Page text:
Sunday, June 29, 2008

How is CI Hearing Different?

From an online friend:
How does the implant hearing compare to hearing with your own native hearing structures?

well, the hearing is very different, especially at first. The auditory nerve is being stimulated by impluses from an electrode rather than by the waving motion of the little hairs in the cochlea, The brain has to figure out what the blazes is going on. It's pretty amazing how fast it figures it out.

Last time, at first, voices were all a high-pitched monotone, but that adjusted over the course of even just the first few days and I could begin to hear some intonation and begin to tell men's voices from women's voices. I've been told I was very lucky and many people do not understand speech on the first day. I did.
The prayer time at my church was a beautiful time, and a precious gift. Jay invited anyone who wanted to stand by me, lay hands on me, pray for me, to come and join us in the front. The people that came are all people I have also prayed for and loved dearly. The warmth and love and compassion and support standing in their midst was unspeakable.

Thanks be to God!

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Good Questions

A response from one of my friends:
How long will you be in the hospital? Which hospital? How long does the physical healing part of it take, as in the incision and back to normal activity? How long before you can use the implant?

- Last time I was in a 9AM and out by 5PM. This time I am supposed to be there by 8AM.
- I'll be at Northwestern Memorial Hospital in downtown Chicago; my surgeon's name is Dr. Alan Micco. Last time he let me hold his hands in mine right before surgery and pray a blessing on them. I will do that again this time.
- The surgery itself takes about an hour and 45 minutes (last time it took an hour and a half, but this time he has to get the implants to sit symmetrically on my head, so that takes a bit longer...).
- Last time, if I remember correctly, I took pain meds for only a day or two. Bandage came off after 3 days, I think. Eight days later I drove myself over to school to BE the show and tell (which was SO much fun), then drove downtown to get my staples out and get activated.
- "Getting activated" is when I start using the implant, when Pam Fiebig, my audiologist, puts on the external part and gets it to "talk" to the implant. She starts programming it and my brain begins the major process of learning how to interpret an electrical signal as sound. This time, that is scheduled for July 11th. I will go back frequently to reprogram the processor as my brain adjusts over time. It's an amazing and fascinating process! I could "watch" my brain learn how to hear again, watch as it learned to interpret what used to be familiar sounds and make them "sound" familiar again. At the beginning, I could watch the process happen over the course of days, hours, or even minutes within a conversation with someone. Last time I was able to understand speech immediately upon activation; that is not always the case. Everyone sounded like a high pitched robotic monotone, but I could tell between men's and women's voices within days.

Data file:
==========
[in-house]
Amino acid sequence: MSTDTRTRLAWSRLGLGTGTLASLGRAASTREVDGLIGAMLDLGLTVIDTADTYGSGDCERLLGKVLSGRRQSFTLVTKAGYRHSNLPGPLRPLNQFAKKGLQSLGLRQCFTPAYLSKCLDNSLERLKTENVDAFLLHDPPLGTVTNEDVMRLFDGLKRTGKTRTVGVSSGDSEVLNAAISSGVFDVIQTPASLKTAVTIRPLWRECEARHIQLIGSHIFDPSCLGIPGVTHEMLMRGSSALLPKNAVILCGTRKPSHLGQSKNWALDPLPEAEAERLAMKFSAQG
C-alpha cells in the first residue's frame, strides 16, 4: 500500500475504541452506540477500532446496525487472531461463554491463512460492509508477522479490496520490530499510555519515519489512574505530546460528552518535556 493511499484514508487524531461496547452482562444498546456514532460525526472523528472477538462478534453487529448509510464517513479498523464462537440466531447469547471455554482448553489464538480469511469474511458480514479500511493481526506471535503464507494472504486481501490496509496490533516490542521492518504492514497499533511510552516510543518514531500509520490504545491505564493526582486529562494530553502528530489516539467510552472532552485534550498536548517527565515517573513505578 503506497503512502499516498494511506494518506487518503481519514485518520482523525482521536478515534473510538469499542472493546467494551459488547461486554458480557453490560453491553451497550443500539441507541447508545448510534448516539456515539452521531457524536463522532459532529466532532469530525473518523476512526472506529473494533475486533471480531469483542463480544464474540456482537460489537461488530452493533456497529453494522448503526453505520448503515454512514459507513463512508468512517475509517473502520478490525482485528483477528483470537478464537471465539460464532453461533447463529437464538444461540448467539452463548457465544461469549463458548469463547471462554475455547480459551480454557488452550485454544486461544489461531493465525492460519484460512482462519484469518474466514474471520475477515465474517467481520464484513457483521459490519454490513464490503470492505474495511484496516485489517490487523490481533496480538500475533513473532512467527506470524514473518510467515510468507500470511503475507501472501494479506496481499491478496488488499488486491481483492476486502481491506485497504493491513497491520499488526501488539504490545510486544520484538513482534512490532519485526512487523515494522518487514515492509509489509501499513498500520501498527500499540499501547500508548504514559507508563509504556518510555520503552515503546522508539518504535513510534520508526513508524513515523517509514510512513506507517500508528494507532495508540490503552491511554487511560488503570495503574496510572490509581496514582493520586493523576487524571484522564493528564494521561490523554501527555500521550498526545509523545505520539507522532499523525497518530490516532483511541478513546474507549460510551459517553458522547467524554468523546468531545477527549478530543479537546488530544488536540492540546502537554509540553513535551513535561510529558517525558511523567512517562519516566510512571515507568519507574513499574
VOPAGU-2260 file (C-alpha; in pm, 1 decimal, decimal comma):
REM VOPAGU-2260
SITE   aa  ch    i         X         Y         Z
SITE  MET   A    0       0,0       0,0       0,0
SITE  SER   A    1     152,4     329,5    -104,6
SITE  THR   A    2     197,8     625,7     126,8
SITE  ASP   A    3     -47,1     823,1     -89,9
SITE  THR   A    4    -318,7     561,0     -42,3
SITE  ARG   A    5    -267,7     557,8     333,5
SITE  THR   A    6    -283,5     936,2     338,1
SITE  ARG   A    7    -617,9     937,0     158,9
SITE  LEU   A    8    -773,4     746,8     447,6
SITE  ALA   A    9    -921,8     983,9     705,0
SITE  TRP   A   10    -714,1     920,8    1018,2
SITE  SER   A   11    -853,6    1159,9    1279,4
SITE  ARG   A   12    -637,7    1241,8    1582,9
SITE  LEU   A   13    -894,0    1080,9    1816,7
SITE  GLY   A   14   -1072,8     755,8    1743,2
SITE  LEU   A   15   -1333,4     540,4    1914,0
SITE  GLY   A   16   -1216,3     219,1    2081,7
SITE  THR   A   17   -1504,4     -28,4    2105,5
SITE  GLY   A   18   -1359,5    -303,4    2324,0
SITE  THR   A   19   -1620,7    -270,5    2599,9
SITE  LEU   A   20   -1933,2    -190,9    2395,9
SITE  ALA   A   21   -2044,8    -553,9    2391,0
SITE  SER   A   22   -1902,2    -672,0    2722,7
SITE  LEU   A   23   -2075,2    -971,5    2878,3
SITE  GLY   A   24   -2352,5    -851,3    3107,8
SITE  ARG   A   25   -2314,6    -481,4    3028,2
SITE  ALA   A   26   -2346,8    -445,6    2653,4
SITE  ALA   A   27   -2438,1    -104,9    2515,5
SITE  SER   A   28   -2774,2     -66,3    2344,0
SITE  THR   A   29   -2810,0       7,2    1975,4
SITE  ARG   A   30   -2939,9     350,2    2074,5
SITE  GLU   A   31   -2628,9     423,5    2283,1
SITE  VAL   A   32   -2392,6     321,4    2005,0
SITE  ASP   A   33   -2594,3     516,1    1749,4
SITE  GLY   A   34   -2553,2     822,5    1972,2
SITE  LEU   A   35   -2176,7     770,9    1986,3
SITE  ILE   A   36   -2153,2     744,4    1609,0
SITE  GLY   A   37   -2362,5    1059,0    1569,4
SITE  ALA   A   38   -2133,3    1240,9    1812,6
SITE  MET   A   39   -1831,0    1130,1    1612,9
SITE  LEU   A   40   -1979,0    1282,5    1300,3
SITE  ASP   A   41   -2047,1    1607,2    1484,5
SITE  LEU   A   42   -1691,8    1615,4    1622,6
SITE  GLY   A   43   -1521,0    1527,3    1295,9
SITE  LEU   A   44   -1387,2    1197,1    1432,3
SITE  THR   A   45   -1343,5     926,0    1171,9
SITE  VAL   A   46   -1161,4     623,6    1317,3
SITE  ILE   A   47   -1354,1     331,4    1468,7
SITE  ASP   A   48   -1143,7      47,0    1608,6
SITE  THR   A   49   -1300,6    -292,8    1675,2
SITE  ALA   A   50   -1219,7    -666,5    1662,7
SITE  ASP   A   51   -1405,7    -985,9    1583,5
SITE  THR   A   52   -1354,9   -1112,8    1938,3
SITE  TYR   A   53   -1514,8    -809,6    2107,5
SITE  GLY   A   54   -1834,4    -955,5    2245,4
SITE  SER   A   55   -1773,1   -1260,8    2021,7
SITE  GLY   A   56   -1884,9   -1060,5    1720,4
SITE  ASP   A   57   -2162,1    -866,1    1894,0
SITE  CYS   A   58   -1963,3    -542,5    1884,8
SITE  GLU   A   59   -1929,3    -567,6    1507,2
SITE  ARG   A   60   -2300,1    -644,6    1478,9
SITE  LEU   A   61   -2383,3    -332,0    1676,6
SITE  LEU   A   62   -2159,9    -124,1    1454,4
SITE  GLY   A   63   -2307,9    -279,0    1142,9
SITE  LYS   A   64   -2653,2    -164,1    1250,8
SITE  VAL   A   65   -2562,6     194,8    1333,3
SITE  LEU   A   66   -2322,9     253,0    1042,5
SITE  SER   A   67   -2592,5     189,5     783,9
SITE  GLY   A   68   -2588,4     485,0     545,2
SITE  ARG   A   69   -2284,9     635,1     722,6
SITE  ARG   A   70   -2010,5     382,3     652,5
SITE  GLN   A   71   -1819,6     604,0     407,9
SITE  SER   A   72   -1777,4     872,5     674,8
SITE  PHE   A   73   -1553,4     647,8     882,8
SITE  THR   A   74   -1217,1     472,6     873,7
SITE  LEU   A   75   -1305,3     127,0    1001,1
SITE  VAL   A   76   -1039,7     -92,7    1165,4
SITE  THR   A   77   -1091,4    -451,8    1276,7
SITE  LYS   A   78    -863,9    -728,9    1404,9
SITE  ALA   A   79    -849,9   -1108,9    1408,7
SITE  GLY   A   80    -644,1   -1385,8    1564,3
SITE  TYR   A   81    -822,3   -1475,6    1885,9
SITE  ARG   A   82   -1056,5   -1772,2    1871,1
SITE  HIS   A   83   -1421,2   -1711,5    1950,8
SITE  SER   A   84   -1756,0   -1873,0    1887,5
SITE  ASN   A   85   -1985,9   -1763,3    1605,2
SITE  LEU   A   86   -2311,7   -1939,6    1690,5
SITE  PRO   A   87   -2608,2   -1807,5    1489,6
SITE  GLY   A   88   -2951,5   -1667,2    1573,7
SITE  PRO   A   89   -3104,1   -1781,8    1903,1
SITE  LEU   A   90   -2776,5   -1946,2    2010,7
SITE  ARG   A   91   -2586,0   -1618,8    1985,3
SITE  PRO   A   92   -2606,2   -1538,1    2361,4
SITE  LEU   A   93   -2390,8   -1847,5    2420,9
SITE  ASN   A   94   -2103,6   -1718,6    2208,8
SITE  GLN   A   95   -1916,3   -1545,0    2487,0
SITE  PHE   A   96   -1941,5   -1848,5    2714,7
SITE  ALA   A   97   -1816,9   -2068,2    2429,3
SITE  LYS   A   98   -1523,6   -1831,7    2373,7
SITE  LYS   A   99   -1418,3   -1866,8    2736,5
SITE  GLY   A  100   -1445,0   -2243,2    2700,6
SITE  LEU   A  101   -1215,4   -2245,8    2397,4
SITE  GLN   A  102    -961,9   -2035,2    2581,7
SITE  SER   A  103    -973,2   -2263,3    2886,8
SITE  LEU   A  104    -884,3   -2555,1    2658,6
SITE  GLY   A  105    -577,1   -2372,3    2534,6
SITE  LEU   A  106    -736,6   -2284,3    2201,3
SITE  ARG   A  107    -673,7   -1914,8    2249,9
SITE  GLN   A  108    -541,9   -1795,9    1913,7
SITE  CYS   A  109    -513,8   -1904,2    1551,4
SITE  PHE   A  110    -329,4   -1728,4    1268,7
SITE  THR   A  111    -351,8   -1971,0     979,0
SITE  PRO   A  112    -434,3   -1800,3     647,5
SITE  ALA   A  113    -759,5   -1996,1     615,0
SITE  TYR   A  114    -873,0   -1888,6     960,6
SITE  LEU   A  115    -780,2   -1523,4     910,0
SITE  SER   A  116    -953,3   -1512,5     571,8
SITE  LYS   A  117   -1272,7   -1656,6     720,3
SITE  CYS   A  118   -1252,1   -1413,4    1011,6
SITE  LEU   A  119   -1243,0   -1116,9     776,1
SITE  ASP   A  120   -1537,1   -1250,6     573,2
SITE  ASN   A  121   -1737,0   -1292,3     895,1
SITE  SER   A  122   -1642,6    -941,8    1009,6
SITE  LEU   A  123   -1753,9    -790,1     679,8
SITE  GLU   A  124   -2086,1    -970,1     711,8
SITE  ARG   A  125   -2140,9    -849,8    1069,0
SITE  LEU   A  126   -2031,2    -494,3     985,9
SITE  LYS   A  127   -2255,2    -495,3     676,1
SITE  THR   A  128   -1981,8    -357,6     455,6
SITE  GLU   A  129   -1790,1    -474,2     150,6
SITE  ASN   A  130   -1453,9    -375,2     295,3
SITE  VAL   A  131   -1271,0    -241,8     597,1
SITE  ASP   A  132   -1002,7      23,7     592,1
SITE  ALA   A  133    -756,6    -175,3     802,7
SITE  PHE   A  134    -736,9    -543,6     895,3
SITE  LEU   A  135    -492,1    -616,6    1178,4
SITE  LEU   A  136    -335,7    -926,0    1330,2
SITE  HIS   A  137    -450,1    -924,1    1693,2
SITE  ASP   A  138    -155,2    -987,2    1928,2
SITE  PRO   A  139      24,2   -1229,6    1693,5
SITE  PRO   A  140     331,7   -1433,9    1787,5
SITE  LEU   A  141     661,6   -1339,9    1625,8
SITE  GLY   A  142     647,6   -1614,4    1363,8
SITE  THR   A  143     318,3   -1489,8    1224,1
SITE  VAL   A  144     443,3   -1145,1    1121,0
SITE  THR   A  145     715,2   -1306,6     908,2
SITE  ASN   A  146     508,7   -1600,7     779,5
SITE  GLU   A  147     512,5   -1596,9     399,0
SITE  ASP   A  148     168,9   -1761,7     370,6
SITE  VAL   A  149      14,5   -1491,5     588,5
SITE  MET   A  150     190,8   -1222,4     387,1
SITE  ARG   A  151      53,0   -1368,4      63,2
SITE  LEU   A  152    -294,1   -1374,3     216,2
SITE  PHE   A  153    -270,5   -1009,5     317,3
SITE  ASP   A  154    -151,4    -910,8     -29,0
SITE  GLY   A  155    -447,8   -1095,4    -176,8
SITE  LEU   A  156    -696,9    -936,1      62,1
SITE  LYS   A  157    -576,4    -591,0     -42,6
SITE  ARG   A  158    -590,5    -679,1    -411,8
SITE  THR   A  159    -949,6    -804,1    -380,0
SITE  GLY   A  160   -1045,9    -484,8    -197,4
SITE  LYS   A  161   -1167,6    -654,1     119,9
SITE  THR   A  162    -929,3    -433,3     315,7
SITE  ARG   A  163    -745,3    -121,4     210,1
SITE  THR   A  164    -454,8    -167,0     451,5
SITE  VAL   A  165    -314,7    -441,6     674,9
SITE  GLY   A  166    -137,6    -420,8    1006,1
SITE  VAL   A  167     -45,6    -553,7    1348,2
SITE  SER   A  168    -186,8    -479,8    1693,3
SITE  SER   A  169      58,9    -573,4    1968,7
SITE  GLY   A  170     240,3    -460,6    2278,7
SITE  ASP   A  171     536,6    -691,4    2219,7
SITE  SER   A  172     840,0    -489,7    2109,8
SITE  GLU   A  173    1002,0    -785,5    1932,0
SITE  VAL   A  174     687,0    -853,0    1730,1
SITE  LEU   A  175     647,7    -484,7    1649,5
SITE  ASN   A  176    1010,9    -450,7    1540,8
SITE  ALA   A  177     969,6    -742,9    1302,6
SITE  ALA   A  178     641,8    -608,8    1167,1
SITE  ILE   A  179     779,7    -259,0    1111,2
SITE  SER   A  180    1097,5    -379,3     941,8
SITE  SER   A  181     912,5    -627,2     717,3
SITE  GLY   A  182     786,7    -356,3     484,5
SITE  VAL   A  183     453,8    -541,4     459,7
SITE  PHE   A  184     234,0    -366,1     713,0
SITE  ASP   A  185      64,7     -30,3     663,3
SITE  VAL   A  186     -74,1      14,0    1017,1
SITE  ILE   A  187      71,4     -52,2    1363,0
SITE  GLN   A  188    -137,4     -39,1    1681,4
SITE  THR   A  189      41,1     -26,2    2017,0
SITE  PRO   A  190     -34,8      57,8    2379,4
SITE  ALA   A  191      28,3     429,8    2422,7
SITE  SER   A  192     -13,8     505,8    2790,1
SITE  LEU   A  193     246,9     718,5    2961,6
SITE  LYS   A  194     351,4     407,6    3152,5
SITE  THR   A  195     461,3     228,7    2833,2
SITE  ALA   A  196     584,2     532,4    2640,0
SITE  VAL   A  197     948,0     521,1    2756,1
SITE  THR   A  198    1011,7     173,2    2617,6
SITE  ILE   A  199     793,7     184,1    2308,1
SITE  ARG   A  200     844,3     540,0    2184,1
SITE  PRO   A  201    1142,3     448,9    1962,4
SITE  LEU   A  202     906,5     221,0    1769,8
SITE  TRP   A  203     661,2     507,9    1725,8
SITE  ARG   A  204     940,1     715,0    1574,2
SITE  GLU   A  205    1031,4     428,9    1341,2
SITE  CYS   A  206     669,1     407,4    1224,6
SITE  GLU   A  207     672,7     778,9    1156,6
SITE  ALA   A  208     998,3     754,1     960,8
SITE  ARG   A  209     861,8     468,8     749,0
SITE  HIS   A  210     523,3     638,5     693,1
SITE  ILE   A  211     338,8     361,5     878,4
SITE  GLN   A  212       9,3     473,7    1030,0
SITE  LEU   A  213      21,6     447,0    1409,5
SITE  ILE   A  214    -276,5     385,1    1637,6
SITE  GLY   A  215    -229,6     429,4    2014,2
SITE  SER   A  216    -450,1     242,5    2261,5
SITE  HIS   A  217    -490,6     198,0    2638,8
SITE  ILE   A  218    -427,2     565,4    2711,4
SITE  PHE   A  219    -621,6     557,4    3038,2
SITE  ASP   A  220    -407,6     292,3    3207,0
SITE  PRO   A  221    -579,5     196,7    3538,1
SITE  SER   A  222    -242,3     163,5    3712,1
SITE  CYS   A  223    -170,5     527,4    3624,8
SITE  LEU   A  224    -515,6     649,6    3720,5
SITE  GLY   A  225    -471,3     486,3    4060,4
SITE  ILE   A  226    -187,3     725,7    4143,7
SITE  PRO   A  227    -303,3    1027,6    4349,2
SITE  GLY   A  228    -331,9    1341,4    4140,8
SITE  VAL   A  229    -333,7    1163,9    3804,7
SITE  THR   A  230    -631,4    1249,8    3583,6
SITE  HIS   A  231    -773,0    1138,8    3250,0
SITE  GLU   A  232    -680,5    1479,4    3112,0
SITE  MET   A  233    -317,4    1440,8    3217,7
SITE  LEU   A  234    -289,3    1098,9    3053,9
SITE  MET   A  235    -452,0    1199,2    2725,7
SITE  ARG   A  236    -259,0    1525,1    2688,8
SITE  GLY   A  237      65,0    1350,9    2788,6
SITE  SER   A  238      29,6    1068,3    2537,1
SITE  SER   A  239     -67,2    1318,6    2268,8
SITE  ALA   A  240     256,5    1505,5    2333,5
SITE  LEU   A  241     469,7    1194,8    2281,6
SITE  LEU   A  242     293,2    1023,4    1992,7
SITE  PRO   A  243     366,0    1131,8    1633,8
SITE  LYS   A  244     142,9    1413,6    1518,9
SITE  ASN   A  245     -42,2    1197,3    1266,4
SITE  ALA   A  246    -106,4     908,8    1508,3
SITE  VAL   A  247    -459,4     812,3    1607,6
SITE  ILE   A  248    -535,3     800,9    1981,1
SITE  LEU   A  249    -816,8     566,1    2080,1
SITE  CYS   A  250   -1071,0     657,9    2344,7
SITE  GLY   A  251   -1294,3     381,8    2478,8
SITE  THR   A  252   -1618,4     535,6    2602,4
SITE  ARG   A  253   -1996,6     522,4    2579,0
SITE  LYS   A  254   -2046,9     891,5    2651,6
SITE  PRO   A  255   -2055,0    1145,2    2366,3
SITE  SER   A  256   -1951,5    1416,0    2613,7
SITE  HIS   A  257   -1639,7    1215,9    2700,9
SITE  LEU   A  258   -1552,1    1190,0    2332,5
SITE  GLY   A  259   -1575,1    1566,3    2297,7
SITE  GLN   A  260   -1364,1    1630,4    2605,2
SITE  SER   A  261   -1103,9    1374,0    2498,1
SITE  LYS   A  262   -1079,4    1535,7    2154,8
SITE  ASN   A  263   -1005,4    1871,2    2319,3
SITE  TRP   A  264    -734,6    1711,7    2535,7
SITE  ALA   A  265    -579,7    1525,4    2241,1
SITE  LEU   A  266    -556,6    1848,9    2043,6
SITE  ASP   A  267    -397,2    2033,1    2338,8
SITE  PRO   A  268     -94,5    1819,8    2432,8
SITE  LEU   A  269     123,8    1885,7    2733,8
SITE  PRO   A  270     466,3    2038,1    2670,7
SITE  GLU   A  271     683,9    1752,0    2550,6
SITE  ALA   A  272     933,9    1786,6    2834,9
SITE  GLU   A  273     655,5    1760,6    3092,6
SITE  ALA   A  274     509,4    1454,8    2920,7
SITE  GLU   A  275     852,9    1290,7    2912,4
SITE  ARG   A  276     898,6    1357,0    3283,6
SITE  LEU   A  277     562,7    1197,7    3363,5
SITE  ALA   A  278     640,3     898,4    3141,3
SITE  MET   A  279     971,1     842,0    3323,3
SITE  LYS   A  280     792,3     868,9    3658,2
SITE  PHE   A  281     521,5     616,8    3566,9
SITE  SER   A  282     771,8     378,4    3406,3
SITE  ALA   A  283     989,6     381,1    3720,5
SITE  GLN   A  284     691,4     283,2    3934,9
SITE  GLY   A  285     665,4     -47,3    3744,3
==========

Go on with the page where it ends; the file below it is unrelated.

I love questions, so shoot them my way and I will answer as best I can, and post them here.

Come watch the progress with me!


Four Days to Bilateral, and Counting

Twenty years ago I had normal hearing. I am now something like 95% deaf. On July 3, I will get my second cochlear implant. This technology is so amazing! With the first cochlear implant, my other ear went from 4% word comprehension, before the surgery two years ago, to 96% after rehab work. So I have great hopes for the effectiveness of the electronics that will enable me to hear again in the second ear. I am excited and see so much promise and God's gracious provision to help me cope with this disability. On the other side of things, I also need comfort for the final loss of my natural hearing. After the surgery I will have zero residual hearing. Of course, I have no guarantee I wouldn't lose the rest of it anyway, given the way my loss has progressed. But I am terrified of that prospect. It's also a loss in being able to listen to the full range of sound of music--orchestral, choir, popular music on the radio. My music perception continues to improve with my implant, yes. And I know that it will take time for the new implant. And, from what I've been told, hearing with two implants is more than the sum of the parts! I'll keep you posted.

When I had my first surgery in March, 2006, my pastor had me come up to the front of the church for prayer. And we did the same thing today (Sunday, Jun 29). More about that later. I need that more than ever this time. I very much appreciate your prayers on my behalf as well.

I am grateful for my family, my friends, my church and my online communities. You are each a blessing to me!